A comparative analysis of response times shows that multisensory benefits and interactions are not equivalent
MetadataShow full item record
Multisensory signals allow faster responses than the unisensory components. While this redundant signals effect (RSE) has been studied widely with diverse signals, no modelling approach explored the RSE systematically across studies. For a comparative analysis, here, we propose three steps: The first quantifies the RSE compared to a simple, parameter-free race model. The second quantifies processing interactions beyond the race mechanism: history effects and so-called violations of Miller’s bound. The third models the RSE on the level of response time distributions using a context-variant race model with two free parameters that account for the interactions. Mimicking the diversity of studies, we tested different audio-visual signals that target the interactions using a 2 × 2 design. We show that the simple race model provides overall a strong prediction of the RSE. Regarding interactions, we found that history effects do not depend on low-level feature repetition. Furthermore, violations of Miller’s bound seem linked to transient signal onsets. Critically, the latter dissociates from the RSE, demonstrating that multisensory interactions and multisensory benefits are not equivalent. Overall, we argue that our approach, as a blueprint, provides both a general framework and the precision needed to understand the RSE when studied across diverse signals and participant groups.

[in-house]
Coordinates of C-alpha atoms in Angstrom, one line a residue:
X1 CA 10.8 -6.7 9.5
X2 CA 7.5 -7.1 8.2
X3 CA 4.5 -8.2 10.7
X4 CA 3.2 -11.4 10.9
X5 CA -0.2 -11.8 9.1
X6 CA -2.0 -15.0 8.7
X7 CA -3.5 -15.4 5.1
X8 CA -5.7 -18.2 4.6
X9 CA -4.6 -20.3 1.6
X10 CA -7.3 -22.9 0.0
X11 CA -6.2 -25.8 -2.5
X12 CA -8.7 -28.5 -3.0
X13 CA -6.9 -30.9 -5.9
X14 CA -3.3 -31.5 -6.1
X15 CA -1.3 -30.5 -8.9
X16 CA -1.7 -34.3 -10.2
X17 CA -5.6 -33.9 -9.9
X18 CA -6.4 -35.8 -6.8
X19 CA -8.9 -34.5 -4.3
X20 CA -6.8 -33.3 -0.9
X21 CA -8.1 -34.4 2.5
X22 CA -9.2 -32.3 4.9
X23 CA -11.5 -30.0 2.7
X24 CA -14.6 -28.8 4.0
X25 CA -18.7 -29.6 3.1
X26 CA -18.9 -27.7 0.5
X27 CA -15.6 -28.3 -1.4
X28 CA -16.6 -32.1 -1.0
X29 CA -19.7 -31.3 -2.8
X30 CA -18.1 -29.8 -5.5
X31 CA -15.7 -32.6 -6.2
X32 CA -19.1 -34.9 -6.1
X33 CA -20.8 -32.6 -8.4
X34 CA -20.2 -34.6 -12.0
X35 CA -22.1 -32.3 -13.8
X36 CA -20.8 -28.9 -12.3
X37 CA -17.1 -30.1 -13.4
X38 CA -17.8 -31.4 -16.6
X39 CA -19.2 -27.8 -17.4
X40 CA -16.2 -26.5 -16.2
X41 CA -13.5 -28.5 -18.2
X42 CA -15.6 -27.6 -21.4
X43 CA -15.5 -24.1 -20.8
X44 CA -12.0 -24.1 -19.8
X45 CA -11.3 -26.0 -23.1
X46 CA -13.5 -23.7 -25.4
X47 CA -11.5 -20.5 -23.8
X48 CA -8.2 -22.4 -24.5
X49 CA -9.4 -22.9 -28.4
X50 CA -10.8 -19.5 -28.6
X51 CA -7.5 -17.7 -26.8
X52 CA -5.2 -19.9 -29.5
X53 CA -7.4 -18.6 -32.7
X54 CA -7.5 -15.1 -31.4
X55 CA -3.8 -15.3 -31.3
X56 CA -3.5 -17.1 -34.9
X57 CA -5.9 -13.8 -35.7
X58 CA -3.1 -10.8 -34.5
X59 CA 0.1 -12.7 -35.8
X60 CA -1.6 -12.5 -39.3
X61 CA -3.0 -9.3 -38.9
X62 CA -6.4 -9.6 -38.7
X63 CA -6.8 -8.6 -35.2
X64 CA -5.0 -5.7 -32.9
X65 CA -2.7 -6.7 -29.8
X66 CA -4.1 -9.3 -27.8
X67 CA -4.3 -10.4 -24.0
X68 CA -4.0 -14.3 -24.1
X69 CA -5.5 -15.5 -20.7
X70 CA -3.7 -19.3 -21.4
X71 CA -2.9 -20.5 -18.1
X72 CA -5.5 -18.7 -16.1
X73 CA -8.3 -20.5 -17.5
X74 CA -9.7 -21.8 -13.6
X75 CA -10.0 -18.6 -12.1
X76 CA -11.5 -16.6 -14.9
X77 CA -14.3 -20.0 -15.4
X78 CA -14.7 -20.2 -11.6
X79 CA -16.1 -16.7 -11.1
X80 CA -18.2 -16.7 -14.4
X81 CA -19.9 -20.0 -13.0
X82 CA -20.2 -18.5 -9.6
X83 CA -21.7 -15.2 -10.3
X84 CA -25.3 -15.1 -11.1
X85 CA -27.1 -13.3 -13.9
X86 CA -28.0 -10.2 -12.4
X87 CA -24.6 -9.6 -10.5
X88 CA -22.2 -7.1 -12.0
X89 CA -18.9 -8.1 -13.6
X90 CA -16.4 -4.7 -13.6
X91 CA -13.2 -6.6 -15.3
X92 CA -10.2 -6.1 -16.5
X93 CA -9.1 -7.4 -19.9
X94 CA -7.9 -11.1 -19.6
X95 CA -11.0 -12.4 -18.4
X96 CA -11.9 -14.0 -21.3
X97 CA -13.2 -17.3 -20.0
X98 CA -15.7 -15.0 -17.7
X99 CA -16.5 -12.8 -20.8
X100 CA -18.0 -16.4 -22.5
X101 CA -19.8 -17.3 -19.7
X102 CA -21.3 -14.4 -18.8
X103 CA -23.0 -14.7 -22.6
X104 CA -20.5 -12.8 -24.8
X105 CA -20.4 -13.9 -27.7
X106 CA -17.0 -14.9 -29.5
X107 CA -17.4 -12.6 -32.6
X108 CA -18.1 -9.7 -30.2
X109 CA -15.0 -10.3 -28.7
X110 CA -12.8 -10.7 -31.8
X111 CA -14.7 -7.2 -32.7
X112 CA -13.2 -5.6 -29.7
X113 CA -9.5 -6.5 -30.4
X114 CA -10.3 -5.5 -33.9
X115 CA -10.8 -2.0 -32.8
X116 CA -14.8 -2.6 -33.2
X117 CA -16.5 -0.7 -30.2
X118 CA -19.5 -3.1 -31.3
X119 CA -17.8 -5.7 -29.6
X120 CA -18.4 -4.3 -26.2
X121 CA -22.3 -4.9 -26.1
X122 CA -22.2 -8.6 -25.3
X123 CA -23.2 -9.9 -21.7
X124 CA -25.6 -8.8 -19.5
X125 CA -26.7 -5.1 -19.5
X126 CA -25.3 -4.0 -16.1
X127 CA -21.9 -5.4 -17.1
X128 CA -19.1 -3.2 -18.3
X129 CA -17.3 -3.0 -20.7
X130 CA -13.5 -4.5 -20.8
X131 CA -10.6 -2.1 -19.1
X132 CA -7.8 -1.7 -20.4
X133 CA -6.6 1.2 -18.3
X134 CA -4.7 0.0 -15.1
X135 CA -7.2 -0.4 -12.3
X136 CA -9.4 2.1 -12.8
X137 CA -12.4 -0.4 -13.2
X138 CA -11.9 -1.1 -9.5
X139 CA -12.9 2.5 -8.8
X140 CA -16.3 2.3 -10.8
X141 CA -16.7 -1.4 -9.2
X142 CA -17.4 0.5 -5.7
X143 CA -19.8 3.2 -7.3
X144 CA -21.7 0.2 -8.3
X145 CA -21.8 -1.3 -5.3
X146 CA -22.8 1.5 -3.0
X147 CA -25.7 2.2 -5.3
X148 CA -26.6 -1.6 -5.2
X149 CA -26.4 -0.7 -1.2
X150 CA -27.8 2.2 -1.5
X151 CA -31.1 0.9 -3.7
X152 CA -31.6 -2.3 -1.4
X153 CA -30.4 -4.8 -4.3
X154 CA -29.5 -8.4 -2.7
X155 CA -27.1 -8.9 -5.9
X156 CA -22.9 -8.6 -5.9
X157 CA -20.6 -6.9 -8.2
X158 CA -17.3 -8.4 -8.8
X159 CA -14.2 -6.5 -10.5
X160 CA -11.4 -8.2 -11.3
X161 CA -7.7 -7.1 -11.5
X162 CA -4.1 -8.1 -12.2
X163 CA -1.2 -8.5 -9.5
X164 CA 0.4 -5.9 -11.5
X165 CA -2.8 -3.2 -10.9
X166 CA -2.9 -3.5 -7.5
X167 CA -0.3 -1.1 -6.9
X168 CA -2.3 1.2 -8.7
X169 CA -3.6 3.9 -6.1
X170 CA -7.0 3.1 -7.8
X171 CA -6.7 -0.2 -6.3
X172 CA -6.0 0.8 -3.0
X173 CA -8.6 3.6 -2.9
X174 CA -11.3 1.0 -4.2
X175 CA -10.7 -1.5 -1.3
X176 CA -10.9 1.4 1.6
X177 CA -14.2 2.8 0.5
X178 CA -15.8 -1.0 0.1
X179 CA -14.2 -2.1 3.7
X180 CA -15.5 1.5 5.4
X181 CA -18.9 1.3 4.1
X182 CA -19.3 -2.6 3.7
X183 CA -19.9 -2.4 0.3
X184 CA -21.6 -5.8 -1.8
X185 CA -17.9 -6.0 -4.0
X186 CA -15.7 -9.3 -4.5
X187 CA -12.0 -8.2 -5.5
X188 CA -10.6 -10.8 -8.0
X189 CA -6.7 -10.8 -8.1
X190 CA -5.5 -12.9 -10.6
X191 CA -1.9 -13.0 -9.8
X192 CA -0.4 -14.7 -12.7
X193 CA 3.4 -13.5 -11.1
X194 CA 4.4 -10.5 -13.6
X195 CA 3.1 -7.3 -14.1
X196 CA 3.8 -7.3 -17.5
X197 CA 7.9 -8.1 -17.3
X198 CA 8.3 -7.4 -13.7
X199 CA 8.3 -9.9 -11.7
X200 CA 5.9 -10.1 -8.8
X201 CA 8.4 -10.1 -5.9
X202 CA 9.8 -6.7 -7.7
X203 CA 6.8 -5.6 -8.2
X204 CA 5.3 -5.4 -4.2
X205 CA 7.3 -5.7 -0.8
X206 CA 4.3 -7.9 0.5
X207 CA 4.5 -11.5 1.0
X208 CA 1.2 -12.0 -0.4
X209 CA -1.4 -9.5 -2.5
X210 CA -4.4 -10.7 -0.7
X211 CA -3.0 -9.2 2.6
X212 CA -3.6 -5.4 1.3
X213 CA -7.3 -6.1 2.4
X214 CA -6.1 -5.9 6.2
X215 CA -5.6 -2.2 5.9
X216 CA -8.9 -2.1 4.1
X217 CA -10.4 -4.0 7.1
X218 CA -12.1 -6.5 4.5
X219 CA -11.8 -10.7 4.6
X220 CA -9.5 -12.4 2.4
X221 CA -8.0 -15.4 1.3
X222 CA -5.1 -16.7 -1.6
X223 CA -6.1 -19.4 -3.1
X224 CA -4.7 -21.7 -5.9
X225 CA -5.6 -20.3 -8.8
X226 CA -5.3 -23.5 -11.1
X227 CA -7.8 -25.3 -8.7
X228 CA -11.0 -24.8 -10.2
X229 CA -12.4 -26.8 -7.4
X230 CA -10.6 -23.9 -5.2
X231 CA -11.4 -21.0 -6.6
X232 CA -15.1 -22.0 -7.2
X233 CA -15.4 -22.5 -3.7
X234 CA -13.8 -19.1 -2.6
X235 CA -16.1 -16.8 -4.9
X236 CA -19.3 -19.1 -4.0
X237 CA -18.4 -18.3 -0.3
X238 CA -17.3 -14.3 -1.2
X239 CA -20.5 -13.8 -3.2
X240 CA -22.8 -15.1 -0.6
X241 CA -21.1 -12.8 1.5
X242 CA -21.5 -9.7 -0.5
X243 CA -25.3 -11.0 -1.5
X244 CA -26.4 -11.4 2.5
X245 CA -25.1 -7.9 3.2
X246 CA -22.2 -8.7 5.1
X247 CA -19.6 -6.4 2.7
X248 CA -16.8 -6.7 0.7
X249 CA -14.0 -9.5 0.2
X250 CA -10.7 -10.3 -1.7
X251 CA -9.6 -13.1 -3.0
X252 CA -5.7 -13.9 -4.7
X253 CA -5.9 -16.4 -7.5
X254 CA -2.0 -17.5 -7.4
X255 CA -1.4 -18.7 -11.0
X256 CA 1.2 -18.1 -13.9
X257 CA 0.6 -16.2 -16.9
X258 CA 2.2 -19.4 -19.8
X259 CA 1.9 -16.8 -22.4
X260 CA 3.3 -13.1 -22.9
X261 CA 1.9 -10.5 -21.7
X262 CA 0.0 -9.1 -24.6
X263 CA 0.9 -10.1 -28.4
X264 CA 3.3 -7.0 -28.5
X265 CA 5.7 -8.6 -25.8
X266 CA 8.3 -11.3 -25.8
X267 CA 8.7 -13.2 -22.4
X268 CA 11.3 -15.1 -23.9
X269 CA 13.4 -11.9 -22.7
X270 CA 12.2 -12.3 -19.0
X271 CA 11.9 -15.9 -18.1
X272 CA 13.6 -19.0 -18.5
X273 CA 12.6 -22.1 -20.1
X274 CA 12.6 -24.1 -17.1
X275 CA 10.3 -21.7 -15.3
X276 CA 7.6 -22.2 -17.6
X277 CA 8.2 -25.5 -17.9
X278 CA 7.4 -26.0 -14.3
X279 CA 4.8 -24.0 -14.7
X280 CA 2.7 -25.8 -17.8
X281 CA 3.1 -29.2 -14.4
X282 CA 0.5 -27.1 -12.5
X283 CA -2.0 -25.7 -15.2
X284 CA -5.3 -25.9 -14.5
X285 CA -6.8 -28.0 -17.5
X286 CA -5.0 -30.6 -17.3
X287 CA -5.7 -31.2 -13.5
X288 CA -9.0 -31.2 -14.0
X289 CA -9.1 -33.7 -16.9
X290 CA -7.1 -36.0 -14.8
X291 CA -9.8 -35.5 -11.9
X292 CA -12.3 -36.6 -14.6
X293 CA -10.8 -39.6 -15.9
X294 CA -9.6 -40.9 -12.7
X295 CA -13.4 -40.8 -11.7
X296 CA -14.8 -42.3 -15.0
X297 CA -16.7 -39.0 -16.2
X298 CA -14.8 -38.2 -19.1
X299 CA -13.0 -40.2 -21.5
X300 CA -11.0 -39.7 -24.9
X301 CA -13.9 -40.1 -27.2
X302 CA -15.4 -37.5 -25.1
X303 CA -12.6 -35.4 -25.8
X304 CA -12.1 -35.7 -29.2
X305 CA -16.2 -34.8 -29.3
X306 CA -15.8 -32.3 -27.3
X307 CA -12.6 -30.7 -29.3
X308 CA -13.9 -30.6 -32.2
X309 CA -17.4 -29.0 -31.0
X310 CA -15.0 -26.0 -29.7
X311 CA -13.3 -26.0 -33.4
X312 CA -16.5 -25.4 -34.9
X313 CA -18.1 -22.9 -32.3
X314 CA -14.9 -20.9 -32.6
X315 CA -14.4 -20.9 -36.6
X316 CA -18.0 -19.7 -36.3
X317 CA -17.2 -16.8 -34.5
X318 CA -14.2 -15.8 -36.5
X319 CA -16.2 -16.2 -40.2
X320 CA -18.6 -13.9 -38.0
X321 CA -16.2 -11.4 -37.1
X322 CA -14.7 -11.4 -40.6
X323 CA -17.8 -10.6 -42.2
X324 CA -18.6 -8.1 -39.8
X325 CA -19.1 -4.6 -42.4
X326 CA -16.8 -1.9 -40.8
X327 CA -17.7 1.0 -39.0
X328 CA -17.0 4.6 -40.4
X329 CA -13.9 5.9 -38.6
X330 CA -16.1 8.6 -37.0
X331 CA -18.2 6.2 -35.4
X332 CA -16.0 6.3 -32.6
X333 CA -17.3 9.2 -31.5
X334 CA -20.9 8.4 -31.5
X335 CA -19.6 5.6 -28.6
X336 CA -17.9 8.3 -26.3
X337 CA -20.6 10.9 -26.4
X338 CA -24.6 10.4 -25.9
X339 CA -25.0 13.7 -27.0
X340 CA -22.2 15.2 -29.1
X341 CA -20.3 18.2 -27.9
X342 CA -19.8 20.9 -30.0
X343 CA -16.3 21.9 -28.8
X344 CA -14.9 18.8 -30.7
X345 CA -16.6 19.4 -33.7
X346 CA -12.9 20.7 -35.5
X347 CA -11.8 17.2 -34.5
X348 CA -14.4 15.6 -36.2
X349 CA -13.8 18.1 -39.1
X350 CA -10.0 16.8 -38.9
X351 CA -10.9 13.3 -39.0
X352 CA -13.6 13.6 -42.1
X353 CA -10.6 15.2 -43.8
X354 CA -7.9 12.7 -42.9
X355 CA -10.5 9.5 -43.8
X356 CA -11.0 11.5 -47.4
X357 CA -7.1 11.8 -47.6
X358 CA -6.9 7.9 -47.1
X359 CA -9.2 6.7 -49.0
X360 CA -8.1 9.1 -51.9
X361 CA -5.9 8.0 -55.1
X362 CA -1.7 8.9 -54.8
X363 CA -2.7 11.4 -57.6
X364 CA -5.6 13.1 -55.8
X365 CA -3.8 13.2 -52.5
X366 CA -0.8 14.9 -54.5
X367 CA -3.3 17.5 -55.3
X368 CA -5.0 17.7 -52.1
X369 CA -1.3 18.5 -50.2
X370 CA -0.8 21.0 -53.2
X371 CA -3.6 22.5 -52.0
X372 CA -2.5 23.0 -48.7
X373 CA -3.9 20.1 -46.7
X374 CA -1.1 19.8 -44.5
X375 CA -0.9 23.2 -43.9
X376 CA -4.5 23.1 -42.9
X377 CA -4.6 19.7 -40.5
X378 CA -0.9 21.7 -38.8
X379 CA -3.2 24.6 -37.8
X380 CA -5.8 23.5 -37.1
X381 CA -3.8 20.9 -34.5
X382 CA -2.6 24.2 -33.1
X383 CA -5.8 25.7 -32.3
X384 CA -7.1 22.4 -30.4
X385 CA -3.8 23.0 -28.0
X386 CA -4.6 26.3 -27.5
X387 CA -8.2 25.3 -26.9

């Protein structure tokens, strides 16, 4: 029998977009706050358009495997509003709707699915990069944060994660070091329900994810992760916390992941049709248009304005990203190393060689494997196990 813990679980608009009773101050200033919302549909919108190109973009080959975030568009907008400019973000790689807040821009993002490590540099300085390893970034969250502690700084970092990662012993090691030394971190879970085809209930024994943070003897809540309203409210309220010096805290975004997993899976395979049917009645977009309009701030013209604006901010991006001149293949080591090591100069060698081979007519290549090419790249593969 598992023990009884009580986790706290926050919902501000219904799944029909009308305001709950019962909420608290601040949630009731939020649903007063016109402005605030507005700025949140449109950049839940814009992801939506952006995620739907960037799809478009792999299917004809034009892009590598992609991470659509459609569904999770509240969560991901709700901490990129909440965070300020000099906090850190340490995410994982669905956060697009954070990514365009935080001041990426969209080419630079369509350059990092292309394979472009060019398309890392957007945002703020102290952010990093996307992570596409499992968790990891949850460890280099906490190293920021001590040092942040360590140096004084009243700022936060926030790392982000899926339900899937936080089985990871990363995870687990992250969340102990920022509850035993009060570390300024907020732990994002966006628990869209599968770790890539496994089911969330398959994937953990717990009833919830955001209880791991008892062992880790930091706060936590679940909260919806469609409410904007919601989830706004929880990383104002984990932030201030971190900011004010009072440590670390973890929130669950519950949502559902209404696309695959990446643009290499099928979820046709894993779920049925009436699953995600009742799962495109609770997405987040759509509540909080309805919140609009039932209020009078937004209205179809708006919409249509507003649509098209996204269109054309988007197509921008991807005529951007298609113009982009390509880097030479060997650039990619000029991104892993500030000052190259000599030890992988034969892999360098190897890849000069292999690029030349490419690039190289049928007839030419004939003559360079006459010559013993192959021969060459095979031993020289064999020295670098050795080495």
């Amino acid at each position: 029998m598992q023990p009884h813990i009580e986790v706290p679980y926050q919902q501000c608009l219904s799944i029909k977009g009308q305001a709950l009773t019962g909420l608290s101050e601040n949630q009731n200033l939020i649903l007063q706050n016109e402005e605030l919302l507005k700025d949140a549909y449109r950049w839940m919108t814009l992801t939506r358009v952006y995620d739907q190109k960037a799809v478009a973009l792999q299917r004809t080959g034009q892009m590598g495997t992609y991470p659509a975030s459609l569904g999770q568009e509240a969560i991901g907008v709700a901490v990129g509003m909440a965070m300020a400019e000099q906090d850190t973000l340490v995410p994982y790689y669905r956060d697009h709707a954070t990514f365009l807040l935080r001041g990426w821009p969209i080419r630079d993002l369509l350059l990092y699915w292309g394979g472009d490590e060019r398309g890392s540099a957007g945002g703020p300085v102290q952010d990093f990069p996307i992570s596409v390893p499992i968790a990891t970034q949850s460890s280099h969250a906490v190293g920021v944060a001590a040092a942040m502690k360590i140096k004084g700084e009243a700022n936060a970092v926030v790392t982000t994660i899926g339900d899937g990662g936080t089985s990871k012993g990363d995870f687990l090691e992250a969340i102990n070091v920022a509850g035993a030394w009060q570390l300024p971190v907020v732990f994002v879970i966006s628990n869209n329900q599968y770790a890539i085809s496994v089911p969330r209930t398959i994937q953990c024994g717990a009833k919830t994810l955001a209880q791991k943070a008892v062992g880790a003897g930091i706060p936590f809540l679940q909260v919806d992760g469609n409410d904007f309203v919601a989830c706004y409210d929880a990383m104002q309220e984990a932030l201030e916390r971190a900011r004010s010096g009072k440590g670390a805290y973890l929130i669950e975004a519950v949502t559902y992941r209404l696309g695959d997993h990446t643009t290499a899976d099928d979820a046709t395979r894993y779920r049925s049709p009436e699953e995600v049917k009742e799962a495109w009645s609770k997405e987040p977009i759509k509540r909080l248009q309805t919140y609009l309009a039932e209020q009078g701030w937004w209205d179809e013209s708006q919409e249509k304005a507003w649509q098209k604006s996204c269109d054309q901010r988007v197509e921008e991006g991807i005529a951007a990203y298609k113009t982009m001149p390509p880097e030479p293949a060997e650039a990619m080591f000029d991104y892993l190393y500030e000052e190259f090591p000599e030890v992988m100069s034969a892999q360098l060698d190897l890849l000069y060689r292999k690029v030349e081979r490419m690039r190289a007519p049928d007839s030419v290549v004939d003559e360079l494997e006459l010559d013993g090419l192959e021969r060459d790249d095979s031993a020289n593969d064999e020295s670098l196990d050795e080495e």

Innes , B R & Otto , T U 2019 , ' A comparative analysis of response times shows that multisensory benefits and interactions are not equivalent ' Scientific Reports , vol. 9 , 2921 . https://doi.org/10.1038/s41598-019-39924-6
Copyright © The Author(s) 2019. Open Access. This article is licensed under a Creative Commons Attribution 4.0 International License, which permits use, sharing, adaptation, distribution and reproduction in any medium or format, as long as you give appropriate credit to the original author(s) and the source, provide a link to the Creative Commons license, and indicate if changes were made. The images or other third party material in this article are included in the article’s Creative Commons license, unless indicated otherwise in a credit line to the material. If material is not included in the article’s Creative Commons license and your intended use is not permitted by statutory regulation or exceeds the permitted use, you will need to obtain permission directly from the copyright holder. To view a copy of this license, visit http://creativecommons.org/licenses/by/4.0/.
DescriptionThis work was supported by the Biotechnology and Biological Sciences Research Council (BBSRC, grant number: BB/J01446X/1).
Items in the St Andrews Research Repository are protected by copyright, with all rights reserved, unless otherwise indicated.